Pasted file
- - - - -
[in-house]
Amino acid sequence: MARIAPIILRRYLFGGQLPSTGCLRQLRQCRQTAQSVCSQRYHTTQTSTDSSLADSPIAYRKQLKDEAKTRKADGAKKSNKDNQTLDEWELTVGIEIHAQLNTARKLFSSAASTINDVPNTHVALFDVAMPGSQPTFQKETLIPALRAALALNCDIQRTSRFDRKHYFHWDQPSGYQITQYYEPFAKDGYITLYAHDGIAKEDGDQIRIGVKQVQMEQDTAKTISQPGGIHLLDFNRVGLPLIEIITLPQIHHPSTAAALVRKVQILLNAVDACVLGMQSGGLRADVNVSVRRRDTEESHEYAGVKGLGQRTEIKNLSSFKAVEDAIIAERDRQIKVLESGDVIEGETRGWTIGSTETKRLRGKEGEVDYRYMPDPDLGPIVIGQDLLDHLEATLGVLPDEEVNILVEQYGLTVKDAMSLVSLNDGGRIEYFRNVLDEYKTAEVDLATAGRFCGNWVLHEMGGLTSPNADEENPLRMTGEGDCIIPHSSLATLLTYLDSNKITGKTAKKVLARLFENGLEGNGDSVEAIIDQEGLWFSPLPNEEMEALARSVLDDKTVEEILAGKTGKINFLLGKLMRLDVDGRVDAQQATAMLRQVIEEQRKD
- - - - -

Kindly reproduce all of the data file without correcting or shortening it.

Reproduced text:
[in-house]
Amino acid sequence: MARIAPIILRRYLFGGQLPSTGCLRQLRQCRQTAQSVCSQRYHTTQTSTDSSLADSPIAYRKQLKDEAKTRKADGAKKSNKDNQTLDEWELTVGIEIHAQLNTARKLFSSAASTINDVPNTHVALFDVAMPGSQPTFQKETLIPALRAALALNCDIQRTSRFDRKHYFHWDQPSGYQITQYYEPFAKDGYITLYAHDGIAKEDGDQIRIGVKQVQMEQDTAKTISQPGGIHLLDFNRVGLPLIEIITLPQIHHPSTAAALVRKVQILLNAVDACVLGMQSGGLRADVNVSVRRRDTEESHEYAGVKGLGQRTEIKNLSSFKAVEDAIIAERDRQIKVLESGDVIEGETRGWTIGSTETKRLRGKEGEVDYRYMPDPDLGPIVIGQDLLDHLEATLGVLPDEEVNILVEQYGLTVKDAMSLVSLNDGGRIEYFRNVLDEYKTAEVDLATAGRFCGNWVLHEMGGLTSPNADEENPLRMTGEGDCIIPHSSLATLLTYLDSNKITGKTAKKVLARLFENGLEGNGDSVEAIIDQEGLWFSPLPNEEMEALARSVLDDKTVEEILAGKTGKINFLLGKLMRLDVDGRVDAQQATAMLRQVIEEQRKD